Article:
Who would have thought that a snot-nosed punk who used to hang out on Gilman Street in Oakland would end up becoming the guy behind an award-winning Broadway musical? Stranger things have happened–but not many.
Back in 2004, I talked with Pat Magnarella a few days before American Idiot was to be released. Pat is a low-key guy at the best of times, but even he was bursting.
“This record is going to be huge,” he said with a quiet smile. “There’s maybe even a movie in it.”
“A movie?” I said, dumbfounded. “With all due respect, Pat, this is a band that’s long past its best before date. Aren’t you a little…optimistic?”
“Listen to the record,” he replied, “Try to follow the story. It’s a bit of a mess in places, but it works well enough. And even when it doesn’t, the songs are amazing.”
Pat was correct about the album, obviously. American Idiot brought Green Day back from near death and turned them into…well, whatever you call a punk band that has transitioned to Broadway. There’s still no movie in sight–not one that I know about–but the theatre production has succeeded beyond anyone’s wildest guesses.
After time in Berkeley, Broadway and Utica, New York, American Idiot, the musical, opened in Toronto last night. I’d say that it was a success. A big one.
The libretto has been fleshed out into something more coherent that what we got from the album. Three friends vow to leave their dead-end existences in Jingletown USA. But before they can leave, one of them has to stay behind with his pregnant girlfriend. Another ends up joining the army where he’s sent to Iraq and returns injured. The third, Johnny, ends up in the big city and hooked on drugs thanks to the evil of St. Jimmy. In the end, they all return home to Jingletown, sadder but wiser.
The cardinal rule for a successful musical is simple: send the audience home singing all the memorable songs in the production. American Idiot has the advantage in that we already know many of the songs in the production, so the audience is able to sing along from the moment the current goes up.
There are a few new numbers–rather necessary when you stretch at 57 minute album to a 90 minute musical that doesn’t have a lot of dialogue–but they don’t slow things down at all.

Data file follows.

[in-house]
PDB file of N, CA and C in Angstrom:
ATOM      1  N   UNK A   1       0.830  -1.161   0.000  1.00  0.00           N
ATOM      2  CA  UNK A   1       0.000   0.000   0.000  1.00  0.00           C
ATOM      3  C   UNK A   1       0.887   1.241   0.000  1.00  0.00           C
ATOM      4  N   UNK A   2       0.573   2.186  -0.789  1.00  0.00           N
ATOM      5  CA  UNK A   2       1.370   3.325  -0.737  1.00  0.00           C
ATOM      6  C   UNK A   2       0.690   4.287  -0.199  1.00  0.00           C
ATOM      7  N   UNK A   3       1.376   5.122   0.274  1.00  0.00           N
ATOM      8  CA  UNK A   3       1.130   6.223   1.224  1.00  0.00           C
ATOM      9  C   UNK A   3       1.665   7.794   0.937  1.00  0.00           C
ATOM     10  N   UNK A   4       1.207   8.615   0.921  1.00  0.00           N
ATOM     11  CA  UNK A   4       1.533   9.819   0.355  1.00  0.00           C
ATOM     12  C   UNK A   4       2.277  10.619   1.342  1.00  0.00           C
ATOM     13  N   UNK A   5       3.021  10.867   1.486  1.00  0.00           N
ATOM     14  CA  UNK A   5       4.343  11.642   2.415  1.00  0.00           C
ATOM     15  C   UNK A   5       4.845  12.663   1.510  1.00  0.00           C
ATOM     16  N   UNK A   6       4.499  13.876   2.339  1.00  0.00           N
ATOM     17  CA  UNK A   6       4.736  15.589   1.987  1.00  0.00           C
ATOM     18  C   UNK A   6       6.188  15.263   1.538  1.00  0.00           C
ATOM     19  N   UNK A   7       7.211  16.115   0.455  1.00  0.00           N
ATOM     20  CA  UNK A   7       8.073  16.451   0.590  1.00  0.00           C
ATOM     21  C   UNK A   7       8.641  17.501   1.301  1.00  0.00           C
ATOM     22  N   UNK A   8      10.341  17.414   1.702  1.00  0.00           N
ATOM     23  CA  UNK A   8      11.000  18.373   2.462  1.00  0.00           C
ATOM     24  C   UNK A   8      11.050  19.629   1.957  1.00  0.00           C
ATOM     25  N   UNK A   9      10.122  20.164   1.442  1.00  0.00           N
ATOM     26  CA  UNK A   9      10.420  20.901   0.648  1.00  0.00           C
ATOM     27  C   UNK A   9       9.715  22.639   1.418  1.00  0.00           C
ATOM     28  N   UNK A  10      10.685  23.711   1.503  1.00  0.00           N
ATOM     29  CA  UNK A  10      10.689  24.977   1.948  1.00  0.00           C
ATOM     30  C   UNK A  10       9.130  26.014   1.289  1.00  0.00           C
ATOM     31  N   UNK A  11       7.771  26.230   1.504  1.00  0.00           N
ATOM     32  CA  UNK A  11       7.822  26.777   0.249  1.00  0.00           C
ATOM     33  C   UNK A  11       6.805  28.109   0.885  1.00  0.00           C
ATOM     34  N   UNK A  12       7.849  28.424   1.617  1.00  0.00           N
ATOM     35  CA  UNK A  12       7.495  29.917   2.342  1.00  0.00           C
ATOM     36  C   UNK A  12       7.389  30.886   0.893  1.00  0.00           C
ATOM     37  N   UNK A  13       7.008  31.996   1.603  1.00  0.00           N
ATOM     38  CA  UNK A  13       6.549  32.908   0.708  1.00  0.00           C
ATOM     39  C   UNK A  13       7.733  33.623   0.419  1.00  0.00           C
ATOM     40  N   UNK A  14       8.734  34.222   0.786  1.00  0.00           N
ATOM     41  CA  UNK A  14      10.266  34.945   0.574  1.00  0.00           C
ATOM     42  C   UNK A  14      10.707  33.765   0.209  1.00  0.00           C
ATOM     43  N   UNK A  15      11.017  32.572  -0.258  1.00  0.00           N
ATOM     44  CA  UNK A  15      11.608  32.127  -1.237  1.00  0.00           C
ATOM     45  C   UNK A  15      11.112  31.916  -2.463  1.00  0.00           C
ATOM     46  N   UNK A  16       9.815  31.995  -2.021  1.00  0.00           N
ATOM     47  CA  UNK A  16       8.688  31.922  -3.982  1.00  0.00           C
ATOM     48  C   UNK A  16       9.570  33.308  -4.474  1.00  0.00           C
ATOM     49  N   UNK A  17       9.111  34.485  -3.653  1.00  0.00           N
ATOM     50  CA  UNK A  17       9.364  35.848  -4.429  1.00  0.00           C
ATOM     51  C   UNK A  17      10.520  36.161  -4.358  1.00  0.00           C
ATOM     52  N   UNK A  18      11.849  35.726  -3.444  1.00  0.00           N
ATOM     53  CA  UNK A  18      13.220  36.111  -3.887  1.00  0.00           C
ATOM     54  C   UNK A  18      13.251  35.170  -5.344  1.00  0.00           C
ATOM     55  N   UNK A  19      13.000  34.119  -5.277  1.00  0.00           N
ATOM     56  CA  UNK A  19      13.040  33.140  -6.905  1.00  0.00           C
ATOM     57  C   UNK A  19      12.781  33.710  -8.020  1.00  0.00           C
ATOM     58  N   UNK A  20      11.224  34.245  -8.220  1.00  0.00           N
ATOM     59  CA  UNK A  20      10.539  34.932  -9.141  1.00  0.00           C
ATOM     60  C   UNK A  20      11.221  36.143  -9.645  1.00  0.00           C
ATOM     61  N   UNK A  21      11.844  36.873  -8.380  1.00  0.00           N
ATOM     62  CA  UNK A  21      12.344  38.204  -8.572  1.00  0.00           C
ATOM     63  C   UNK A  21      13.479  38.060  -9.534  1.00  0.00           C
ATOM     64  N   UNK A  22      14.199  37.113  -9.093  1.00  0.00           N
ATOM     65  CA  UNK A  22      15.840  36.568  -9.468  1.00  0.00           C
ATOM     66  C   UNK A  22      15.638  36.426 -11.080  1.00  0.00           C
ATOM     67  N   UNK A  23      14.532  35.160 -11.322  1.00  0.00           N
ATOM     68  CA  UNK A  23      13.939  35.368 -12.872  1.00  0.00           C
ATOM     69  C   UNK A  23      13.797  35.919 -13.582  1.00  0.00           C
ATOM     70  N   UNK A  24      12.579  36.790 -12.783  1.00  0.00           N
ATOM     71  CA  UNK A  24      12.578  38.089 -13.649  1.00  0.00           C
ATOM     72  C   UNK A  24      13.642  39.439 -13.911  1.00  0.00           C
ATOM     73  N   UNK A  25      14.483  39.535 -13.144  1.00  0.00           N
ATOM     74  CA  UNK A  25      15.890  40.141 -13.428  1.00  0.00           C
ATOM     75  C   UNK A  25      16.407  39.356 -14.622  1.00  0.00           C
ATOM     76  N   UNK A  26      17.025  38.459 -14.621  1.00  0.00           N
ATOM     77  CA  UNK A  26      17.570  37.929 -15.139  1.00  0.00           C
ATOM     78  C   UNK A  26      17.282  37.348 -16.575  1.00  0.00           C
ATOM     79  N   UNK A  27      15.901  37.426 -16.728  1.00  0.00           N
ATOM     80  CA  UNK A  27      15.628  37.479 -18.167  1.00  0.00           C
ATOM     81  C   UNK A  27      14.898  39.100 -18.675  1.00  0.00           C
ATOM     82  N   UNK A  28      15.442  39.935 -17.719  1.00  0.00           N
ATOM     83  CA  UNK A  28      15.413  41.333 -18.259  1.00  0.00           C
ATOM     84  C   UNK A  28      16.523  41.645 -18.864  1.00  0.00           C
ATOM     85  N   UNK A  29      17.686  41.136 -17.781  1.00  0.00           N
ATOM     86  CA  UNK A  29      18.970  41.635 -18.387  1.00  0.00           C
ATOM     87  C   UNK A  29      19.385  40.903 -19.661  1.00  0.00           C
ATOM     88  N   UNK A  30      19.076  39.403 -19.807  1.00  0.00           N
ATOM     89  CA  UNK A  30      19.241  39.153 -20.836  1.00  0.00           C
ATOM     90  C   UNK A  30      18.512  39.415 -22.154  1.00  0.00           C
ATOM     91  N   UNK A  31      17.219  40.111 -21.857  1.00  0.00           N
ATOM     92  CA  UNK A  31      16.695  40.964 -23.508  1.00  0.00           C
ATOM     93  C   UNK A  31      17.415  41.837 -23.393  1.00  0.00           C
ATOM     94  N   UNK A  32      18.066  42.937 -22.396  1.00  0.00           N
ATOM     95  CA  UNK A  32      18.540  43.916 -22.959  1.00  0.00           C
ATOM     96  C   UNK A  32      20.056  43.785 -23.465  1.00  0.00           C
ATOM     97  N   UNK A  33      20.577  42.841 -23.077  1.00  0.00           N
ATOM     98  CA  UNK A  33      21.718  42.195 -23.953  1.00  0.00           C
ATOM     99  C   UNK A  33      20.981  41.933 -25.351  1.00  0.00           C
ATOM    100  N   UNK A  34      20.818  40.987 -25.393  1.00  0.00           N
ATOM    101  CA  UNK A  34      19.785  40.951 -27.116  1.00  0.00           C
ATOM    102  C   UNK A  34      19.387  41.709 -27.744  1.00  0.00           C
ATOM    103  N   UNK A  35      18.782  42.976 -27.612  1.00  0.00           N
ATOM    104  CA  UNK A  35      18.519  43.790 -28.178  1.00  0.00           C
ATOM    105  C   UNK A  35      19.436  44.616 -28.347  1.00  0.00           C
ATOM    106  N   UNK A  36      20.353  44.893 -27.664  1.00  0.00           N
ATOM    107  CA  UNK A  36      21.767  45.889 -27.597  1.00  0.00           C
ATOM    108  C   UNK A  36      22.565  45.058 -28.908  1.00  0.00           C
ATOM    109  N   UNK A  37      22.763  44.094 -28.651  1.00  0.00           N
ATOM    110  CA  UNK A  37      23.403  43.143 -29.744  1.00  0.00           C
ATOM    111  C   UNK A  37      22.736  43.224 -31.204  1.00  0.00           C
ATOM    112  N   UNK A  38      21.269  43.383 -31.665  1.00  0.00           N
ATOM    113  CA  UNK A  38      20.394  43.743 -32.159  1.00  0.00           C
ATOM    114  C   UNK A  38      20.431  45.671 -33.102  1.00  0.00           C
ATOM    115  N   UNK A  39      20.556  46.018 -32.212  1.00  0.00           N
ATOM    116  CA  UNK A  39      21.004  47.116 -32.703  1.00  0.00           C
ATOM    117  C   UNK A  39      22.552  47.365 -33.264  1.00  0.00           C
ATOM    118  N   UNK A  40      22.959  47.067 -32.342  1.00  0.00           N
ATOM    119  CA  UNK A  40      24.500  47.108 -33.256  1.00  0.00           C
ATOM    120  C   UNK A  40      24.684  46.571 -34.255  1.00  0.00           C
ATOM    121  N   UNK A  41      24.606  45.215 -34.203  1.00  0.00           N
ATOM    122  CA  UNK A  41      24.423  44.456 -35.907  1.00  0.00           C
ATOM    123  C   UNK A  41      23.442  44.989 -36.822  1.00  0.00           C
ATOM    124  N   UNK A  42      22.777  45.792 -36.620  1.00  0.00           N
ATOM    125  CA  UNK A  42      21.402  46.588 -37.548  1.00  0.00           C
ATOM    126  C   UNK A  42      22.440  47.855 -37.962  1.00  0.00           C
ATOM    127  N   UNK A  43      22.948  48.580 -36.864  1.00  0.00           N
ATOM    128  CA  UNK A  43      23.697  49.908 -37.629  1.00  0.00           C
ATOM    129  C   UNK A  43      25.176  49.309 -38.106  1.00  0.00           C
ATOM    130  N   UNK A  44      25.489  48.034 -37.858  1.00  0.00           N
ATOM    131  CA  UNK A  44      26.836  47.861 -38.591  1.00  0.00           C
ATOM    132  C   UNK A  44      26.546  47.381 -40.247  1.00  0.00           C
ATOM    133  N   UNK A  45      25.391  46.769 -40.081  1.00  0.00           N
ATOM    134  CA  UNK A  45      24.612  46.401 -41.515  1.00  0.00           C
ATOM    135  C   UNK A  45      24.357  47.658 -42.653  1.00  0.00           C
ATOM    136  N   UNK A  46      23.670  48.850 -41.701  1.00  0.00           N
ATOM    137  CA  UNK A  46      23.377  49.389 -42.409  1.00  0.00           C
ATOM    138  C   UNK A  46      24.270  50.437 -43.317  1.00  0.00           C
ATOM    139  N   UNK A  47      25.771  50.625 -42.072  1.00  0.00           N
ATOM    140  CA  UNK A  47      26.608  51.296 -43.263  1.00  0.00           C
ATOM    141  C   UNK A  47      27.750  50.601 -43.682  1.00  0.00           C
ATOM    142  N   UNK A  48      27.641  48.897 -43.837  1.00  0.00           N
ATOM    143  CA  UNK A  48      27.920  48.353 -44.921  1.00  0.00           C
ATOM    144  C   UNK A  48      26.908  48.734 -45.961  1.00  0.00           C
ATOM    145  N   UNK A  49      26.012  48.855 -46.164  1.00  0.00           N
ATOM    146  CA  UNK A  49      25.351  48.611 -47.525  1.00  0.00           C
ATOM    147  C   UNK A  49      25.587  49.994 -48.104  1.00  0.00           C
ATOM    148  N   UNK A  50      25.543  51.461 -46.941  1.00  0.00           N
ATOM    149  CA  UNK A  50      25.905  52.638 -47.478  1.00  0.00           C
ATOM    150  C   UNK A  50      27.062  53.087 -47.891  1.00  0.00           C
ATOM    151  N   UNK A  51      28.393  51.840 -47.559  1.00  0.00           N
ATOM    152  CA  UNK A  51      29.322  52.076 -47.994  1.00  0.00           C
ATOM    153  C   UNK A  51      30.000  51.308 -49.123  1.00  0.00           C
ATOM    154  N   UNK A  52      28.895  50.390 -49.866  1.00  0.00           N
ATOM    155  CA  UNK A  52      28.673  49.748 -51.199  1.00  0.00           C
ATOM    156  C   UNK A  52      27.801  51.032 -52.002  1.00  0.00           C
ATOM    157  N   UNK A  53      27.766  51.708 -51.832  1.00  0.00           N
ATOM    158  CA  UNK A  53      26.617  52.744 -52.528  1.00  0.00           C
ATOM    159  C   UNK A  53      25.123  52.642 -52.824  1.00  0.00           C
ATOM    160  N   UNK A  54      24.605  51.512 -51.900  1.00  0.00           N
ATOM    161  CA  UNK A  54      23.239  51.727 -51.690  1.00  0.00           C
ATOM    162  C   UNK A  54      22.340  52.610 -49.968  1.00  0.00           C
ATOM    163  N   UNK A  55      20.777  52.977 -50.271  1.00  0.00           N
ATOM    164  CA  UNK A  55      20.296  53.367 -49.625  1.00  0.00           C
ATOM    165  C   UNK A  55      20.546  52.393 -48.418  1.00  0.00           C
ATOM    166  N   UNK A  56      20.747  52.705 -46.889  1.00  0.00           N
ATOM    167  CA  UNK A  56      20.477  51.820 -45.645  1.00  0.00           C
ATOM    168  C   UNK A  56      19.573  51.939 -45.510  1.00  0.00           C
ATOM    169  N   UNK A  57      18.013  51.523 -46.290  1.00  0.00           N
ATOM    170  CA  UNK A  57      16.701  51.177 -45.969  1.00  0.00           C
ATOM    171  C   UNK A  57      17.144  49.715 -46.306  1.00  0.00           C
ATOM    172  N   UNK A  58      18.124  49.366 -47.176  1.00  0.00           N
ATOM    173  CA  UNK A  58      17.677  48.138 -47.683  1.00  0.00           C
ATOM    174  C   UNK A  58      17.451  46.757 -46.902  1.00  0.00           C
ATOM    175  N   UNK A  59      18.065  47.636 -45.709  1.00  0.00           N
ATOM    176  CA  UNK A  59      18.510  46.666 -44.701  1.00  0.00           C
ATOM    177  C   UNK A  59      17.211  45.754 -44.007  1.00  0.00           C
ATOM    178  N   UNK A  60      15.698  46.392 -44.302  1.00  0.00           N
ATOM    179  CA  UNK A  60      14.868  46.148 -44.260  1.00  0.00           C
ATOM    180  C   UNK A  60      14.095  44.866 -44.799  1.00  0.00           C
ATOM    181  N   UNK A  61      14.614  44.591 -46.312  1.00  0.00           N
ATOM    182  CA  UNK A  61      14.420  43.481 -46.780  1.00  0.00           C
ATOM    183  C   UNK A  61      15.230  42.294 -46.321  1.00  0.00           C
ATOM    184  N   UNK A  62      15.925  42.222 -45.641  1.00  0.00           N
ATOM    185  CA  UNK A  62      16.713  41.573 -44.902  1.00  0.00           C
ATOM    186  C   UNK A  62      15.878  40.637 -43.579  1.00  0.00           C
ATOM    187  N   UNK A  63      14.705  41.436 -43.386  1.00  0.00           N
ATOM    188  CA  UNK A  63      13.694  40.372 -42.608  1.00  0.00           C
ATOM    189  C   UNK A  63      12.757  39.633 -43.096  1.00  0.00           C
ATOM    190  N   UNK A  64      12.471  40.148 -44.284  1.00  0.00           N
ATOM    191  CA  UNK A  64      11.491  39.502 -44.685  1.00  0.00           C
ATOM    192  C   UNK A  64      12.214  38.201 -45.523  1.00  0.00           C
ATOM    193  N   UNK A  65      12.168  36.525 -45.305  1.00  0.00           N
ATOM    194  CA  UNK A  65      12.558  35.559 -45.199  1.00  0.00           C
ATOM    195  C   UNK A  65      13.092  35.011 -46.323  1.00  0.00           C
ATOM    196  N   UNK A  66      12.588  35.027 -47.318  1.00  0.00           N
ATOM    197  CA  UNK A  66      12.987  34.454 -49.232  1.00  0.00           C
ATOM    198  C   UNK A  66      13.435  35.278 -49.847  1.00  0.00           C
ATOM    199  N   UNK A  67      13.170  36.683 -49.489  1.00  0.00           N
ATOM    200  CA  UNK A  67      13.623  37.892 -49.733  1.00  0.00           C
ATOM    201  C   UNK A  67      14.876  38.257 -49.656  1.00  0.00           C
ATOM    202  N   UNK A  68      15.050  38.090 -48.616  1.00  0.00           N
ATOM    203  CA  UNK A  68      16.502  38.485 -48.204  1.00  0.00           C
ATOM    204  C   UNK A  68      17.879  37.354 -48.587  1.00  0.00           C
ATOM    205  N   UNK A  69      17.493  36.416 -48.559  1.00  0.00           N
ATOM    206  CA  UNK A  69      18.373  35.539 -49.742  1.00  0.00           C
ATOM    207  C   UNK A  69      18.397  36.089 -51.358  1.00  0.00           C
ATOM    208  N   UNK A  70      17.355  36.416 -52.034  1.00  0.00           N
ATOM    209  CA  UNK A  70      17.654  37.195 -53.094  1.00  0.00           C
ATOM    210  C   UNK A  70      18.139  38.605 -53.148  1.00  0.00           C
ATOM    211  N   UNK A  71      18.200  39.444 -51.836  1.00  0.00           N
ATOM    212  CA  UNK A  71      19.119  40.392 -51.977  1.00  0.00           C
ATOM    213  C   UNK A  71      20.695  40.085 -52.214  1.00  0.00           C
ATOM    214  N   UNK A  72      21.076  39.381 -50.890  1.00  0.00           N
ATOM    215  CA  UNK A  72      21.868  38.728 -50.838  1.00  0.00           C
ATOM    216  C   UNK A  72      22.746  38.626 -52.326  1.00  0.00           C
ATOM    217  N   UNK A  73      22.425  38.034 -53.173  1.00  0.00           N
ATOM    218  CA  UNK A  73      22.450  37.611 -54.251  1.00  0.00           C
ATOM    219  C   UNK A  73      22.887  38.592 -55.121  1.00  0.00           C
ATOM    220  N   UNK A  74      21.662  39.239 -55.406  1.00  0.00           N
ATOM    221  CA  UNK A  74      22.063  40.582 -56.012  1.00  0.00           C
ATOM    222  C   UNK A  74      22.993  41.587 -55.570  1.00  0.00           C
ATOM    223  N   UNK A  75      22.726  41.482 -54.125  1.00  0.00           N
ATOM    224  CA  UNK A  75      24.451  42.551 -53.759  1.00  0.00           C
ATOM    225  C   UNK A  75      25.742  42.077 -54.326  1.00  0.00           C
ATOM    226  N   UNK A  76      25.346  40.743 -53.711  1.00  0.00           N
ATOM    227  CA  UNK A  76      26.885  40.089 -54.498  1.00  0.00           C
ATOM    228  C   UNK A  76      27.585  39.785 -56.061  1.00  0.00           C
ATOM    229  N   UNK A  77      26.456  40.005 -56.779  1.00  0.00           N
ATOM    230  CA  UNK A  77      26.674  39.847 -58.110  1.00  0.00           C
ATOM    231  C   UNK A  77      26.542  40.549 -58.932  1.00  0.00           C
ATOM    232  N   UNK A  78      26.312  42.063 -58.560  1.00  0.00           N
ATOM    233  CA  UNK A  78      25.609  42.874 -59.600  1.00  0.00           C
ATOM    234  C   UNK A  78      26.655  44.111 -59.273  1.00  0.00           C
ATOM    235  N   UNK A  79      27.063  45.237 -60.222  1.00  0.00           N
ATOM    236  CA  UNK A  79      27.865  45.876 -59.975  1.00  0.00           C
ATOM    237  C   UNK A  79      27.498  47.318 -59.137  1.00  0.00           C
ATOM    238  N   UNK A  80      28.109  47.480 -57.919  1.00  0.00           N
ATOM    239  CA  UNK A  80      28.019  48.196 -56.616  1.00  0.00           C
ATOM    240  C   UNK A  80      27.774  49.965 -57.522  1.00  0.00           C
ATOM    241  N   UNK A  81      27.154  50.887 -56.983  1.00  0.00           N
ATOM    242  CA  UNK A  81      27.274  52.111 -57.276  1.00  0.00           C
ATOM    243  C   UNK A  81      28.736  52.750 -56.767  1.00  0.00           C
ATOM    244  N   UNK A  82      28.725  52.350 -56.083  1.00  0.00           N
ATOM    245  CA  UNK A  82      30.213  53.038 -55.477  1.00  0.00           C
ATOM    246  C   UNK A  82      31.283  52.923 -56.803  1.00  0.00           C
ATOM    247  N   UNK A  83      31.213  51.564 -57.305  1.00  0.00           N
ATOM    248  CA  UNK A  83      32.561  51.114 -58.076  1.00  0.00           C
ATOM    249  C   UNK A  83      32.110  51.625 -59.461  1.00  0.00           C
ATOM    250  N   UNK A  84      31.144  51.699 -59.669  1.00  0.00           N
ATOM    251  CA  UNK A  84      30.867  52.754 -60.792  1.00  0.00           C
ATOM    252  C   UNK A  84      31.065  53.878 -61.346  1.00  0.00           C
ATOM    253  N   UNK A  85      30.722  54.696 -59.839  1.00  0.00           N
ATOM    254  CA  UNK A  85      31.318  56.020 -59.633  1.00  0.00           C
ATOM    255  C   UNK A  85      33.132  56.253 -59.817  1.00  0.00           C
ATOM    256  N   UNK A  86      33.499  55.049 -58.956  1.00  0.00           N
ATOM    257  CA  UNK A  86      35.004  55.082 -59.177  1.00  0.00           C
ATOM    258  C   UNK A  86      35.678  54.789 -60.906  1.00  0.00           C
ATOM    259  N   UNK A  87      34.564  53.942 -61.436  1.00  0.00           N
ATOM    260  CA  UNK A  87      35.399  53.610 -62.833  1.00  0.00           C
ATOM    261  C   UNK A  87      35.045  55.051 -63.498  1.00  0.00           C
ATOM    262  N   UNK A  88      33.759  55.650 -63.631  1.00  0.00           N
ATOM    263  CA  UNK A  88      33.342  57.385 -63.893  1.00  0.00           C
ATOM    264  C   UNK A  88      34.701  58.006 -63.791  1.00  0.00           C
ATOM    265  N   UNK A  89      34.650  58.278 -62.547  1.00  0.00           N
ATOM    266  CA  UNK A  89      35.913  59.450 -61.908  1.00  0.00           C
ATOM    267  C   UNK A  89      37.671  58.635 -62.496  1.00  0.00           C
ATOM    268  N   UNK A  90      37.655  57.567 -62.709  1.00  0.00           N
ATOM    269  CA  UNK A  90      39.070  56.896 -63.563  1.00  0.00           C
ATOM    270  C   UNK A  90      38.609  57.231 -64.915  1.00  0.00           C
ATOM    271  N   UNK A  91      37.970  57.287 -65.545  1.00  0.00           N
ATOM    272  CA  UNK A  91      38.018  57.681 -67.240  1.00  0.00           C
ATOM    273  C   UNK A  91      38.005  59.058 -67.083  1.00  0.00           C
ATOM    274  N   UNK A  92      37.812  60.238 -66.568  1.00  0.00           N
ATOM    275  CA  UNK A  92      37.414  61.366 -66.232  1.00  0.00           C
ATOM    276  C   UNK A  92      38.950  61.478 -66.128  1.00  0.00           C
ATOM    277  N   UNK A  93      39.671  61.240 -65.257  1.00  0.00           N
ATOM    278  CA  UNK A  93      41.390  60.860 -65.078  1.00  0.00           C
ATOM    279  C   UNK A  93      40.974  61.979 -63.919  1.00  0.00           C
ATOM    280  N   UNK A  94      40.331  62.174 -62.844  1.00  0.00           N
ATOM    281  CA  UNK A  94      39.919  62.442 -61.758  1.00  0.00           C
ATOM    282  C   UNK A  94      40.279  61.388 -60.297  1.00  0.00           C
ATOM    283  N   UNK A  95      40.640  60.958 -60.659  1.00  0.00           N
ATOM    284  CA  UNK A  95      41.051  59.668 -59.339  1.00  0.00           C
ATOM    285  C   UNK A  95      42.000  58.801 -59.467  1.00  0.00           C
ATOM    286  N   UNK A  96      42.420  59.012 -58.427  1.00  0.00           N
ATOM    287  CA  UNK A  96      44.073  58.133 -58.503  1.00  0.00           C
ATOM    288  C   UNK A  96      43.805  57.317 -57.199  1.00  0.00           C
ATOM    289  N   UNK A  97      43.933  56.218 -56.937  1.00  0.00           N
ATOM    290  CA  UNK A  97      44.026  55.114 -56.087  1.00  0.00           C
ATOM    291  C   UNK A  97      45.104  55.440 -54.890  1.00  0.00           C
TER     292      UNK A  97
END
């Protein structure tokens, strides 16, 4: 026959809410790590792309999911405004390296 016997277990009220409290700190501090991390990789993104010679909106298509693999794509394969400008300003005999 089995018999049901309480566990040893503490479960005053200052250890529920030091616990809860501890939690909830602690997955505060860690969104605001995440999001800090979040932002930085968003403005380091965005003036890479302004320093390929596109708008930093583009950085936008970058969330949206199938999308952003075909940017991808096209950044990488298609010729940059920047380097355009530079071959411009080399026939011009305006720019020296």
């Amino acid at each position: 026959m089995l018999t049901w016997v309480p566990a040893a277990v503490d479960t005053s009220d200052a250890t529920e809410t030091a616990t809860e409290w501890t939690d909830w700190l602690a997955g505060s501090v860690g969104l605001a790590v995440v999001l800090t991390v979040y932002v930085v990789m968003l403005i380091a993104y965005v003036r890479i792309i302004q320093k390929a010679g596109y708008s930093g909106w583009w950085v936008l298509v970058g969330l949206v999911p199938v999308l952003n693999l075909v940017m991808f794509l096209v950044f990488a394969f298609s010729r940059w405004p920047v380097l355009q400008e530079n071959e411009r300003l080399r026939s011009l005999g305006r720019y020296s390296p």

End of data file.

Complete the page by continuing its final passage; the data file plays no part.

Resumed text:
The action is fast and often angry with plenty of F-bombs throughout. The 20-ish cast members are kept moving on the stage, up the scaffolding and in one particularly thrilling sequence for “Extraordinary Girl,” above the stage in mid-air. (Spider-Man people take note. This is how you make your actors fly without killing them.)
The stage itself is covered with flatscreen TVs flashing images and messages (a la U2’s Zoo-TV) which are often combined with some front-projection imagery.
There’s also a nifty scene where some scaffolding is turned into a bus in the space of about 10 seconds. Clever.
I half-expected to Billie Joe Armstrong take a curtain call at the end (something Eric Idle did when Spamalot debuted in Toronto) but alas, he was nowhere to be seen. I did see, however, AI producer Tom Hulce at the back of the theatre. I was able to keep from yelling “Pinto! Roadtrip!” I didn’t even mention Mozart.
In an era where so many Broadway productions are revivals of old shows like remakes of old TV programs–Annie and Jesus Christ Superstar are coming back in 2012, fer crissakes–it’s no wonder that American Idiot has been such a hit. And judging from all the people buying merch last night–t-shirts, programs, original cast albums and even water bottles–there’s no reason the production won’t be a hit in Toronto and in its tour across Canada.
It’s good stuff. And I hate musicals.